The last tutorial I posted had a code solution for the automatic colorization of one of our flowers in the Floral Match Maker sample.  For this tutorial, I wanted to focus more on the power of timeline animation.  If you view the live example, you’ll notice that the initial animation has seven ornaments that drop from the top of the composition.  Afterward, they start a slow, subtle independent wave back and forth to look like a wind chime.  I took about a half an hour to get this animation working and just right, whereas coding it by hand would probably have taken me easily four or five times the time to get the animation looking the way I wanted it to.

With a little timeline magic and very little code, I was able to create an animation that looks sophisticated and draws the eye.

This article is intended for novice users of Animate who do not have a deep coding background.

Topics covered in this article:

  • simple timeline animation and easing
  • reuse of symbols
  • simple triggers

The screen shots and project files from this post are based on Edge Animate CC, which is available for a free 30 day trial via the Adobe Creative Cloud and is included in a paid subscription to the Creative Cloud.

Download the finished project files
See a live example


Creating the Wave

Originally, I created the simpleFlower symbol to group together the string (which is a 3px wide div) and the colorized simpleFlower element.  In retrospect, I could have also used a group (right click > Group Elements in DIV) to create the same effect, as I only used this symbol once.  Either way will function in this part of the tutorial.

Open the swingingFlower symbol by double clicking on the icon next to its name in the Library Panel.  This symbol handles only the right-and-left swaying motion.  In the symbol substage, you can see the flower element placed in the center of the symbol substage by default and the autoplay is off, because I don’t want the animation to start until the bounce has completed.  “Autoplay” is more or less what it sounds like: the setting determines whether or not the timeline begins playing when the symbol instance is loaded.  If it is unchecked, the symbol will be frozen at time 0.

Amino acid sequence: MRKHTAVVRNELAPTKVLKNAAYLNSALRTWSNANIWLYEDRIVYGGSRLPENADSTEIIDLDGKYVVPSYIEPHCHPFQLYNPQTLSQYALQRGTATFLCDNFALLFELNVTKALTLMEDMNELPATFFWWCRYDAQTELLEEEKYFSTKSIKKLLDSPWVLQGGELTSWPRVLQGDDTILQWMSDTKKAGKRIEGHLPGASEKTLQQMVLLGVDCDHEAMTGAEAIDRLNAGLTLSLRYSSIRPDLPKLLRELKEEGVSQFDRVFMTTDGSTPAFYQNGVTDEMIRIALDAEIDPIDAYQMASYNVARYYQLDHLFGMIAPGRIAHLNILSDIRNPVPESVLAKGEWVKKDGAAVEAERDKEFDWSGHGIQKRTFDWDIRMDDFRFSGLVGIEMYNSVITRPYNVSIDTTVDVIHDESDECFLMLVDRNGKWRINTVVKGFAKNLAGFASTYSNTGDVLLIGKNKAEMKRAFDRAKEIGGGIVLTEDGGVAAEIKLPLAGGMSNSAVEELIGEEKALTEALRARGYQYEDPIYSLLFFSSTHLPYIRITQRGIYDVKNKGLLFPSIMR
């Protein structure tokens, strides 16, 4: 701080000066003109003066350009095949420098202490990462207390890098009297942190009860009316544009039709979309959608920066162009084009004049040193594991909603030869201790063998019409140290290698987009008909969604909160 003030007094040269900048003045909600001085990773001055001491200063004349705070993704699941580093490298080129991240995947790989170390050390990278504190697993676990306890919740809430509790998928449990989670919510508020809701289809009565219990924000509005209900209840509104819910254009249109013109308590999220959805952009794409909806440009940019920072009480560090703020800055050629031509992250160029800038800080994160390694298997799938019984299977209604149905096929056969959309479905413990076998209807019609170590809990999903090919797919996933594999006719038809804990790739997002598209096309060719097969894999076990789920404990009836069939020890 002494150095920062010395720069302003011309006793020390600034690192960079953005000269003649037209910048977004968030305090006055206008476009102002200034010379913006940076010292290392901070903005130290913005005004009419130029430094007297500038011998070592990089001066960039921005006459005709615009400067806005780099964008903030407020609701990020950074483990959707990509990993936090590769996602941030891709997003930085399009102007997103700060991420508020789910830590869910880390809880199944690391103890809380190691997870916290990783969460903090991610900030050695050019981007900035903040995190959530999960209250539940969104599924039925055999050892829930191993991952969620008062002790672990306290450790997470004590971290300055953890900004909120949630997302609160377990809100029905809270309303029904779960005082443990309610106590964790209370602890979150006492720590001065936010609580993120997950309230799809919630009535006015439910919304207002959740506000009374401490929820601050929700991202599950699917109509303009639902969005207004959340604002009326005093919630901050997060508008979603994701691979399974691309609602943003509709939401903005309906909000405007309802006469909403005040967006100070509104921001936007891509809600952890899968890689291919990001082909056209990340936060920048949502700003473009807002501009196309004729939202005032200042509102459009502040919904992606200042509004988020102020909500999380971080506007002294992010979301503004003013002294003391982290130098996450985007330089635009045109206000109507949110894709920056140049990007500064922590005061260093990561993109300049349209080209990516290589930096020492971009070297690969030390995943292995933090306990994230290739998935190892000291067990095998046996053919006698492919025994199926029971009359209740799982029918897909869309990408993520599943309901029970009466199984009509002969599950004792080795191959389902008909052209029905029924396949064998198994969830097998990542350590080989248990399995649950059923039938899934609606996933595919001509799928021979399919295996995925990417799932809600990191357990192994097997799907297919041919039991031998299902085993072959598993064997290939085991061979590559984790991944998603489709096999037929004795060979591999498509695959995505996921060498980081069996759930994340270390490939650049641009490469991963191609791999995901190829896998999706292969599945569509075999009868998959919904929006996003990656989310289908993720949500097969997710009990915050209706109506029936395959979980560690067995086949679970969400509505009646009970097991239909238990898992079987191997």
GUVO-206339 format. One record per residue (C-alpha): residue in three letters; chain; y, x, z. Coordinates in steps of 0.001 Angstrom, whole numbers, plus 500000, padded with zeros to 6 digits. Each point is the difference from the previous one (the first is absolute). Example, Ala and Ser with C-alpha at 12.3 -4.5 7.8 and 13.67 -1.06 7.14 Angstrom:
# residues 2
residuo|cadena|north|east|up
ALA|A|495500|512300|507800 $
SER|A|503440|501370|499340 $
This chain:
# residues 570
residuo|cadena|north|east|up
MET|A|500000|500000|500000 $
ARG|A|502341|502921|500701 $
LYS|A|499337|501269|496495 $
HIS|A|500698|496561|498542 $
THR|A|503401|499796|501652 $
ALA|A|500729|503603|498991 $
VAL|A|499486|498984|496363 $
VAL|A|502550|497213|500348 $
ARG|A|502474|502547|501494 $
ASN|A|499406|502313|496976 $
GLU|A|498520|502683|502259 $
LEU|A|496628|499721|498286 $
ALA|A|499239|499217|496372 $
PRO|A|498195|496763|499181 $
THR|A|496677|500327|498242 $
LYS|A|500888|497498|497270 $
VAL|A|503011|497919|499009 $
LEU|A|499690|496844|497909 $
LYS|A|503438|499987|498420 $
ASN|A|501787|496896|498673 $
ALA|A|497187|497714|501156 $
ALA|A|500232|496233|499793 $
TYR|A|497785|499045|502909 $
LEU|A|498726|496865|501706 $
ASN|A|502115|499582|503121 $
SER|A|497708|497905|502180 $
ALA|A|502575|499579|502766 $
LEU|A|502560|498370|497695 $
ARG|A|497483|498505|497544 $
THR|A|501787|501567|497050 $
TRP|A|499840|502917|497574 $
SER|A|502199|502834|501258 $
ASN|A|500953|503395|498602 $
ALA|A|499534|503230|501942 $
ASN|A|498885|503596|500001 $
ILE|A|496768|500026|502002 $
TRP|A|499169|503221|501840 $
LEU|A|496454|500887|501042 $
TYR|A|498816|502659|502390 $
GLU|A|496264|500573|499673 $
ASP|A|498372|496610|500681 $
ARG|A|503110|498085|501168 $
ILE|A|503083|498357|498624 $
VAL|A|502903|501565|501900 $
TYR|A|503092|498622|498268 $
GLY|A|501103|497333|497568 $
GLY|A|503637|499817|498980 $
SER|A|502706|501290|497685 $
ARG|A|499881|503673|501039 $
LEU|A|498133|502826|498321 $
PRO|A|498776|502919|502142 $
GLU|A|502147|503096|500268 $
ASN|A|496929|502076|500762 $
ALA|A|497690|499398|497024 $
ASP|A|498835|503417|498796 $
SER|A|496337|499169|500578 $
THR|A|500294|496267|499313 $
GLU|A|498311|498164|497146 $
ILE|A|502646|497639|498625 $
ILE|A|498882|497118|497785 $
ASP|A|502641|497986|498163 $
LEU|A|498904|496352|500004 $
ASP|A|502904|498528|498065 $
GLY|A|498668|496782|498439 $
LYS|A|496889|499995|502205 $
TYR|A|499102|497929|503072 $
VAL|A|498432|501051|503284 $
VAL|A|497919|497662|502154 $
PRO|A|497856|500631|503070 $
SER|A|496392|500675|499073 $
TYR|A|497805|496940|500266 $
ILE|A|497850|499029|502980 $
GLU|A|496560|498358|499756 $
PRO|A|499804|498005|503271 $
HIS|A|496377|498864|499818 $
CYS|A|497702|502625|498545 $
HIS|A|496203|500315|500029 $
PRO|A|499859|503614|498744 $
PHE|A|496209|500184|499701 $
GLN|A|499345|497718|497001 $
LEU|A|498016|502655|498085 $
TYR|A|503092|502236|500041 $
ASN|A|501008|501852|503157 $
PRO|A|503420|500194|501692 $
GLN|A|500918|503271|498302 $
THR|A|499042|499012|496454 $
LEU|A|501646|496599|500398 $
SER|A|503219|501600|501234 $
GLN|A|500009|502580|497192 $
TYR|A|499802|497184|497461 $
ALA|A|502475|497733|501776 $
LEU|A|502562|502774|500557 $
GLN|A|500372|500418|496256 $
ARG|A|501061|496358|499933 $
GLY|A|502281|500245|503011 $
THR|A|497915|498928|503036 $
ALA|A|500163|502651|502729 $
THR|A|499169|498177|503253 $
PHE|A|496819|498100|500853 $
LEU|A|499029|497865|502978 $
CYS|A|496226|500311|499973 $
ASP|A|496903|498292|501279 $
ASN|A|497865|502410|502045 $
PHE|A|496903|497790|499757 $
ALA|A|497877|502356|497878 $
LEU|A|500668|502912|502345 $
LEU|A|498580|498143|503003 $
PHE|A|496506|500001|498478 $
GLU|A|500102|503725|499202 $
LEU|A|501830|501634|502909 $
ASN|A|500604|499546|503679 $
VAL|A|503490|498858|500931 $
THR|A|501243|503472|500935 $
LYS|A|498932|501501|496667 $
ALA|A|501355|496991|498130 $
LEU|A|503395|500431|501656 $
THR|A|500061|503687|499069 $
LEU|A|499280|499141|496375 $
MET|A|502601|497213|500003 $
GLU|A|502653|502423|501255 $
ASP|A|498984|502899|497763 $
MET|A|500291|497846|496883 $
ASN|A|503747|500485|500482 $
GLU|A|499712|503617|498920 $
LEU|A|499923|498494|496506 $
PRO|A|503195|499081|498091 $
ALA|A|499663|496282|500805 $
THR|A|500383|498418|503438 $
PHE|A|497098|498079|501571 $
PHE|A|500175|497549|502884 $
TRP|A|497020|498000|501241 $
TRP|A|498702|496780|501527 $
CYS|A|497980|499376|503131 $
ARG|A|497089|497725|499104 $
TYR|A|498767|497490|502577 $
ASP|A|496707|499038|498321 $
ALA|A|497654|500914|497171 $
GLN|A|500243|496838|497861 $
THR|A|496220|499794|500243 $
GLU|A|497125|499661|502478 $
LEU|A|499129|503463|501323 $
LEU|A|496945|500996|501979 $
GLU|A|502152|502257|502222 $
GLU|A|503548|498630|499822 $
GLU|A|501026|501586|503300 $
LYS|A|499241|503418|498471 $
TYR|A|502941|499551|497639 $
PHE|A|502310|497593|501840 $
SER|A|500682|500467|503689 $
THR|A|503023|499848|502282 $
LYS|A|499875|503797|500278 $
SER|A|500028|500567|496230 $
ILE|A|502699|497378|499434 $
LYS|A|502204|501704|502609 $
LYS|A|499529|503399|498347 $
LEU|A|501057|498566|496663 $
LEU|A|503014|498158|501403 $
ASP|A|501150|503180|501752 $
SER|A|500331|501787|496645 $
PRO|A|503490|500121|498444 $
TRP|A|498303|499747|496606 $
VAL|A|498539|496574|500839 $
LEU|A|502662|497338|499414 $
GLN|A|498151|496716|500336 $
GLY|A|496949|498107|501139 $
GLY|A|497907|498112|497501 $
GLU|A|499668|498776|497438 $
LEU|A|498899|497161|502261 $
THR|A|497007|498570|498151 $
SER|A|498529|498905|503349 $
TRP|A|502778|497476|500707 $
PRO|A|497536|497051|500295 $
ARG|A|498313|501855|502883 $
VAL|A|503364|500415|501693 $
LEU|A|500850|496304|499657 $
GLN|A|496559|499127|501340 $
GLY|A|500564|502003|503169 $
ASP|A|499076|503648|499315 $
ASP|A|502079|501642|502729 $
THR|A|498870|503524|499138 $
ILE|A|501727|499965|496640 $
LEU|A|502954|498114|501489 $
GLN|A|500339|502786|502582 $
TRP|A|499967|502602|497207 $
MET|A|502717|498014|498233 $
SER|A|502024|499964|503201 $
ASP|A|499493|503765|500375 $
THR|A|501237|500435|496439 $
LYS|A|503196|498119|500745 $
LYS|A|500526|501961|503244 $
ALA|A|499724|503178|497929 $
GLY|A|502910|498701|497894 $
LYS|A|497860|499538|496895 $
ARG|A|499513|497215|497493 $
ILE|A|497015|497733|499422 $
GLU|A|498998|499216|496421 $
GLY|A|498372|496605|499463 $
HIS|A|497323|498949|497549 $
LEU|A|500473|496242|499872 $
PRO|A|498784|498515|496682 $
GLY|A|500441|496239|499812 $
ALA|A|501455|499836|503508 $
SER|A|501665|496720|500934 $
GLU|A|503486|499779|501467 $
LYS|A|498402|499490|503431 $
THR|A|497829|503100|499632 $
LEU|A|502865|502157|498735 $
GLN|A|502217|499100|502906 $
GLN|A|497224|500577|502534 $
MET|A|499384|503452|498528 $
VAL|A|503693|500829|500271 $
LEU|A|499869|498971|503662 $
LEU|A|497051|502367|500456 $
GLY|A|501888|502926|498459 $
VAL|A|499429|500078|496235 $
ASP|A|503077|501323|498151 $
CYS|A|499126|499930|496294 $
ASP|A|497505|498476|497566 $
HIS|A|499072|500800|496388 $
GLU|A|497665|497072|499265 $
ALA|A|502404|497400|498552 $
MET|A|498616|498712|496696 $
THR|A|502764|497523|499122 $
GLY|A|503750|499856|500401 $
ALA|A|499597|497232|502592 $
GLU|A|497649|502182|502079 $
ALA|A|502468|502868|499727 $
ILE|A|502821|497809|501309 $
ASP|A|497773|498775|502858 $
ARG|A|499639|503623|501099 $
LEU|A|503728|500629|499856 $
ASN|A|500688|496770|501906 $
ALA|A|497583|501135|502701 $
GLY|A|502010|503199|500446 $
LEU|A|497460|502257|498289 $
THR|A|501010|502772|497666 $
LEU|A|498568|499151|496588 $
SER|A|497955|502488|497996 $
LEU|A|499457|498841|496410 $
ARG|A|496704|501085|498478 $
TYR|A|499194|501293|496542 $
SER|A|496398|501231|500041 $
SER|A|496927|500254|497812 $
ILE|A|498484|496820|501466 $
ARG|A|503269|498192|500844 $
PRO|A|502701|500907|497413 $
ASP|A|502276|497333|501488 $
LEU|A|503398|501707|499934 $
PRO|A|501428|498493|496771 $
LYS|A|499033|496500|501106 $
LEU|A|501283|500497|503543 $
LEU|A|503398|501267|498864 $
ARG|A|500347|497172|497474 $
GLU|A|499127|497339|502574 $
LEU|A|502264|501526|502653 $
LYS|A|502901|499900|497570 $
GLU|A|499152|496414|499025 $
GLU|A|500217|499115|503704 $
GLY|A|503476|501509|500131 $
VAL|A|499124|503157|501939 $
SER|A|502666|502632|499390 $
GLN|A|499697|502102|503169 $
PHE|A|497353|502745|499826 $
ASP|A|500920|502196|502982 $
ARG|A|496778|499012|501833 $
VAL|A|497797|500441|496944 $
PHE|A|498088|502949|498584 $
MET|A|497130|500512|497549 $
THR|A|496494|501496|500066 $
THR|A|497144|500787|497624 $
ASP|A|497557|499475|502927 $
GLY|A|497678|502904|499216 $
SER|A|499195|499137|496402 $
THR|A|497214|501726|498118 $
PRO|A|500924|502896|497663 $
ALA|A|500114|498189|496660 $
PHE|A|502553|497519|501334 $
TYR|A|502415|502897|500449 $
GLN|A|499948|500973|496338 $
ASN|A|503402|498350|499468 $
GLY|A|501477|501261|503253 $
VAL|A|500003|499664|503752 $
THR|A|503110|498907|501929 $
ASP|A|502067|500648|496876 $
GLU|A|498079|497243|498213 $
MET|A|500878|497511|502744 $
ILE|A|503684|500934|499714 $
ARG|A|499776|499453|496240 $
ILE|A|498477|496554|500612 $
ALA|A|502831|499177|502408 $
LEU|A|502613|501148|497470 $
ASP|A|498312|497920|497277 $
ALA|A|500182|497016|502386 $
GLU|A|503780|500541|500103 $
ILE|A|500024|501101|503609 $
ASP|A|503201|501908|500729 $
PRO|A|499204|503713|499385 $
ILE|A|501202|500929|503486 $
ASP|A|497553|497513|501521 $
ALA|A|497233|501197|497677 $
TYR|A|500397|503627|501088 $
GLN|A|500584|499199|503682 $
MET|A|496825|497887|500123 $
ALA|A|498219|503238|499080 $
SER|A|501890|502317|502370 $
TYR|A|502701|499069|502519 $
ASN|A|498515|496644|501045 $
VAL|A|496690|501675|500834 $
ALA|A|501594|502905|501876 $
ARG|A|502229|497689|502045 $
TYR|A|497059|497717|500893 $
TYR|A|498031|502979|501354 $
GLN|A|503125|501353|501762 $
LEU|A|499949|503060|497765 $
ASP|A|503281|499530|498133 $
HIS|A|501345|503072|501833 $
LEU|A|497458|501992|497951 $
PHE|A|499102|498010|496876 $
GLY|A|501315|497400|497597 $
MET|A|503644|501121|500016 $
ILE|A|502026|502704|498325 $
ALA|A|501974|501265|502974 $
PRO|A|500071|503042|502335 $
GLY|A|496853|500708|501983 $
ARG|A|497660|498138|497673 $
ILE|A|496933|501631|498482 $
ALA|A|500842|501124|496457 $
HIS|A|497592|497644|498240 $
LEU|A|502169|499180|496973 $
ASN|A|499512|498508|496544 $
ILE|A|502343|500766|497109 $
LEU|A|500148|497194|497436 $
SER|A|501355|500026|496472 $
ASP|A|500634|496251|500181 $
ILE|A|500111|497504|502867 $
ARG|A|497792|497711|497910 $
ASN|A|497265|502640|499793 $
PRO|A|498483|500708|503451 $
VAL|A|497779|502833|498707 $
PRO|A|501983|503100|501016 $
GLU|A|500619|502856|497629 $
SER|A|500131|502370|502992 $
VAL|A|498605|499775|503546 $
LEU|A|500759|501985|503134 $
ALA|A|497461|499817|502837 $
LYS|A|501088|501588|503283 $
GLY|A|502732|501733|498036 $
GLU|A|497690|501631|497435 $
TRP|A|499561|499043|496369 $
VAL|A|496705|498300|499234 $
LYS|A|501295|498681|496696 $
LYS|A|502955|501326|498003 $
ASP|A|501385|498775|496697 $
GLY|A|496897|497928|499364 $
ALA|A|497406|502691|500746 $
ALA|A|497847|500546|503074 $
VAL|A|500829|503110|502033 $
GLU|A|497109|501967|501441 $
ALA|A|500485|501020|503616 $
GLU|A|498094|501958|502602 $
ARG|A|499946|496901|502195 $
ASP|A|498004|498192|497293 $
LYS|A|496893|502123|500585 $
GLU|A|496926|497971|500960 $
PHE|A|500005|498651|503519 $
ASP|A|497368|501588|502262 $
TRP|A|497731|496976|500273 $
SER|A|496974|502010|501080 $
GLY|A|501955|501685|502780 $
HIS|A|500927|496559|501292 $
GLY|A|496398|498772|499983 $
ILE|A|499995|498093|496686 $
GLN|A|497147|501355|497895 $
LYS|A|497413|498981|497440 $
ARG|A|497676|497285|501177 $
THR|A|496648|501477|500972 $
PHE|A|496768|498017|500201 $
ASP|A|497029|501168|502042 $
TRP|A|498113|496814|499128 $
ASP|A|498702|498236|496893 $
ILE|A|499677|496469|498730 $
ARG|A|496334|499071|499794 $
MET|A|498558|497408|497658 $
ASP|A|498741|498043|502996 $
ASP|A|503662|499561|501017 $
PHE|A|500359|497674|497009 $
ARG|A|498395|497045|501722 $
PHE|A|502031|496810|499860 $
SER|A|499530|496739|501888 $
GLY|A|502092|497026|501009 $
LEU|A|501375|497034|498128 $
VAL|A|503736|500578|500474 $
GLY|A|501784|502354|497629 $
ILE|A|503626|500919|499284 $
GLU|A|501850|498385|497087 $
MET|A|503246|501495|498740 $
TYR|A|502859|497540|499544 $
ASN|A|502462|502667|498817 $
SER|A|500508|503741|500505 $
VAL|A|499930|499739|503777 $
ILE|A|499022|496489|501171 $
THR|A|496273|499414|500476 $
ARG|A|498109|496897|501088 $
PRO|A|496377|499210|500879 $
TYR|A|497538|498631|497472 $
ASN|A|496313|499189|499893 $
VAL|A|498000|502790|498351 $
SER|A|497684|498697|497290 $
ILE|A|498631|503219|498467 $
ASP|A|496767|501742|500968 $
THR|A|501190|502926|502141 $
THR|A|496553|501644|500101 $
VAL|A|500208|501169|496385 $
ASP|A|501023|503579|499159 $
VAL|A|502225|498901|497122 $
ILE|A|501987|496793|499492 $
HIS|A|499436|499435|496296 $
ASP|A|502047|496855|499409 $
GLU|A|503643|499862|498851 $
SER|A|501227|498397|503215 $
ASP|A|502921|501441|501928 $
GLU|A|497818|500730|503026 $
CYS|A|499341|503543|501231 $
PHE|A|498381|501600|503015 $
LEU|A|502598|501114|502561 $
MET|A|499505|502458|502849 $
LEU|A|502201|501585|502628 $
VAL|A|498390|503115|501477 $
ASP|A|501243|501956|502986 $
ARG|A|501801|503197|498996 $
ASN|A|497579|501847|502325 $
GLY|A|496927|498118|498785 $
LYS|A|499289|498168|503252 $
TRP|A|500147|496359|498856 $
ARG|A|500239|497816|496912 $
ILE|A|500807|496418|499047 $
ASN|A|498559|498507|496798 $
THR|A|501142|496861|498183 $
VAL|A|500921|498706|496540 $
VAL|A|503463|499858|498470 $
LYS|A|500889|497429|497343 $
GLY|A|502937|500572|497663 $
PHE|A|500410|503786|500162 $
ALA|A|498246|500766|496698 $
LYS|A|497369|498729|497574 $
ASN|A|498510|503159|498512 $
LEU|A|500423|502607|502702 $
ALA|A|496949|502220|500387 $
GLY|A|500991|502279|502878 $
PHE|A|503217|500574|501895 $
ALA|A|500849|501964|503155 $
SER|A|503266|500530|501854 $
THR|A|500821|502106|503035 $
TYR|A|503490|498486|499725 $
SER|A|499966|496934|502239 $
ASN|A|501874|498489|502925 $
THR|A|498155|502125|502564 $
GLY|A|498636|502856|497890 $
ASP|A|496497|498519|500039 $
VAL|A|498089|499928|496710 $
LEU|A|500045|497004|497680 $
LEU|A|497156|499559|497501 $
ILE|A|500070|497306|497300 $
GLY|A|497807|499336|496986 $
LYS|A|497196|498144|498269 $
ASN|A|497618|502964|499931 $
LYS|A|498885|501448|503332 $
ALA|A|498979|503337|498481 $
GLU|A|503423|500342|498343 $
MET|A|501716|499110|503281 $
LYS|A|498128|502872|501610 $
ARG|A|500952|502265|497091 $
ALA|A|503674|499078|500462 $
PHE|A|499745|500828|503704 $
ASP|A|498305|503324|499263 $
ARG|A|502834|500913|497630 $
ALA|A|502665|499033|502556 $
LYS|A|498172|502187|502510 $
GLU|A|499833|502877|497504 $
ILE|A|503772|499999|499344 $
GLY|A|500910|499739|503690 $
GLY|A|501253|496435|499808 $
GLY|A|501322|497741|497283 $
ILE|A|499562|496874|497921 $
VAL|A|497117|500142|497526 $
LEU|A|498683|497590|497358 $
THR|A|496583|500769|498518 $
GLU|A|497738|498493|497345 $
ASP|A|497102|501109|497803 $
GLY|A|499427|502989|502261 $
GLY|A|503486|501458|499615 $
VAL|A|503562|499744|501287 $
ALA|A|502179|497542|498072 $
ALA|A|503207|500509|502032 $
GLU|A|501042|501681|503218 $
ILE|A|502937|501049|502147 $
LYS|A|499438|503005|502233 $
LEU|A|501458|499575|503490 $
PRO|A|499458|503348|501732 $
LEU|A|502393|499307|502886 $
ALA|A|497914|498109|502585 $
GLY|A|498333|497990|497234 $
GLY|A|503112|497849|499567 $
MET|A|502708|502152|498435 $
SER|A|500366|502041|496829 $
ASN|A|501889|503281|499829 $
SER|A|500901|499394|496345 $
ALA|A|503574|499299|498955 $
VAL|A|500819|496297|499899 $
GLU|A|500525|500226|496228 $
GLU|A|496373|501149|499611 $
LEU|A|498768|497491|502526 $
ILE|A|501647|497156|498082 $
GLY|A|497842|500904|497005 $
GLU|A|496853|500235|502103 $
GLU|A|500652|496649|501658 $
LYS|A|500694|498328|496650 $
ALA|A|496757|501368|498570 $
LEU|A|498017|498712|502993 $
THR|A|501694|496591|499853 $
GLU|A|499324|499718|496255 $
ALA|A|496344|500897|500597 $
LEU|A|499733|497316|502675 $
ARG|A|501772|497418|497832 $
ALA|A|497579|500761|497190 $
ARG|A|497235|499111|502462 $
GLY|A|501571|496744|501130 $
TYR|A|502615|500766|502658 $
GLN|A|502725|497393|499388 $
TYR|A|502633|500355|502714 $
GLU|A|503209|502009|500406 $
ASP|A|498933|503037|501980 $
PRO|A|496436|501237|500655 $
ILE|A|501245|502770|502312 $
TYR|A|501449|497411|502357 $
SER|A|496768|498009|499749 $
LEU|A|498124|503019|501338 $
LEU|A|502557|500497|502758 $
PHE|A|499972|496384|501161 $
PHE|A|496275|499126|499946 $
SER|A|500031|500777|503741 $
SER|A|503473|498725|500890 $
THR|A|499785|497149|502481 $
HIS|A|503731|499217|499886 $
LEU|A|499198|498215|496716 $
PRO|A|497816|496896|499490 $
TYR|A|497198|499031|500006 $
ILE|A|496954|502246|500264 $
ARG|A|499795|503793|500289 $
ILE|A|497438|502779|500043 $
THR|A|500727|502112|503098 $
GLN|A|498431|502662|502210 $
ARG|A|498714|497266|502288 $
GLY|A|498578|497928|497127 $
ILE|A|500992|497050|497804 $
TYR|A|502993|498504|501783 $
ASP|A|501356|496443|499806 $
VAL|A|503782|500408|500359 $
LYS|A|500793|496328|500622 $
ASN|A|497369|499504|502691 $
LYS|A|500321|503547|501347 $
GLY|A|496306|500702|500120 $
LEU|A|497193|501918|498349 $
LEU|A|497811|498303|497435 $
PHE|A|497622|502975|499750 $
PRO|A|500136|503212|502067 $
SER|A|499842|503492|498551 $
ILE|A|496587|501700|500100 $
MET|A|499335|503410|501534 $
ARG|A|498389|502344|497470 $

From a high level perspective, the motion is a simple rotation.  However, by default, the rotation point is in the center of the object, which would have the object moving like a pinwheel instead of a hanging object.  The first thing to do, then, is to set the transform origin:

  • select the element
  • in the Properties panel, go to the Transform section
  • set the Y value to 0.00%


Note that the transform origin property only affects the reference point for the properties within the transform section of the properties panel.

Then, set the motion from -3 degrees to 3 degrees over a 1 second period.  In order to do this, you can use the auto keyframe setting to animate.

  • First, place a keyframe at 0 seconds so that the default is always 0 when the symbol initializes.  Move the playhead to 0 seconds and click on the diamond next to the rotate value.
  • Then, move the playhead just to the left of 1 second and place a second keyframe so that the value is maintained.  The second keyframe should be hollow, which means that the value has not changed from the previous keyframe.
  • Turn off auto-transition mode by pressing the button on the timeline panel or pressing X


  • Move the playhead to 1 second and set the value to 3 degrees rotation in the properties panel.  A new keyframe should be placed automatically, because the auto-keyframe setting is on by default.
  • Turn on auto-transition mode again
  • Move the playhead to 1.5 seconds and set the value to 0 degrees rotation in the properties panel.  A new keyframe and a new transition should be created so that there’s now a transition between 3 and 0.
  • Move the playhead to 2 seconds and set the value to -3 degrees rotation in the properties panel.

Keyframing should be familiar to those who use AfterEffects.  Remember that we also have the Pin, which is extremely powerful for creating transitions quickly.

However, at this point in time, the motion isn’t really very natural – the flower just swings across the stage woodenly.  The culprit is the linear easing, so the best thing to do is to play with the easing in order to make it faster at the bottom and slower at each side:

  • select the left transition and select the easing button in the Timeline panel
  • select Ease In and Quad.  This will mean that the animation gets faster close to the end of the animation
  • select the right transition and select the easing button in the Timeline panel